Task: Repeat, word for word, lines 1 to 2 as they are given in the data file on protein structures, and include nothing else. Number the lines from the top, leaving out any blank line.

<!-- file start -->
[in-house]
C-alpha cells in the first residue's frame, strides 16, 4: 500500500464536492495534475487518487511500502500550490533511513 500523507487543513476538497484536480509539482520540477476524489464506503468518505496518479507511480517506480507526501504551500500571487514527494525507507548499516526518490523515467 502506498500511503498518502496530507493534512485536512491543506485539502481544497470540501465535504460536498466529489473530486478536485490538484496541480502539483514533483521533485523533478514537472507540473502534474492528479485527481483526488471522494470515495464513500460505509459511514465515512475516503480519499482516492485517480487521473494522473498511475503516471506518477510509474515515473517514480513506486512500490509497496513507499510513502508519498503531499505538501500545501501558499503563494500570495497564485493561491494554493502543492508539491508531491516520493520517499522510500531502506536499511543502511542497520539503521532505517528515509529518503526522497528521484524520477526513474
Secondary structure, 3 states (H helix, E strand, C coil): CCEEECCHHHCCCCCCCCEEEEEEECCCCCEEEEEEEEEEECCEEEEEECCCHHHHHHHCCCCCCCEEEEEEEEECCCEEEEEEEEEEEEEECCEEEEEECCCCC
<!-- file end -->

[in-house]
C-alpha cells in the first residue's frame, strides 16, 4: 500500500464536492495534475487518487511500502500550490533511513 500523507487543513476538497484536480509539482520540477476524489464506503468518505496518479507511480517506480507526501504551500500571487514527494525507507548499516526518490523515467 502506498500511503498518502496530507493534512485536512491543506485539502481544497470540501465535504460536498466529489473530486478536485490538484496541480502539483514533483521533485523533478514537472507540473502534474492528479485527481483526488471522494470515495464513500460505509459511514465515512475516503480519499482516492485517480487521473494522473498511475503516471506518477510509474515515473517514480513506486512500490509497496513507499510513502508519498503531499505538501500545501501558499503563494500570495497564485493561491494554493502543492508539491508531491516520493520517499522510500531502506536499511543502511542497520539503521532505517528515509529518503526522497528521484524520477526513474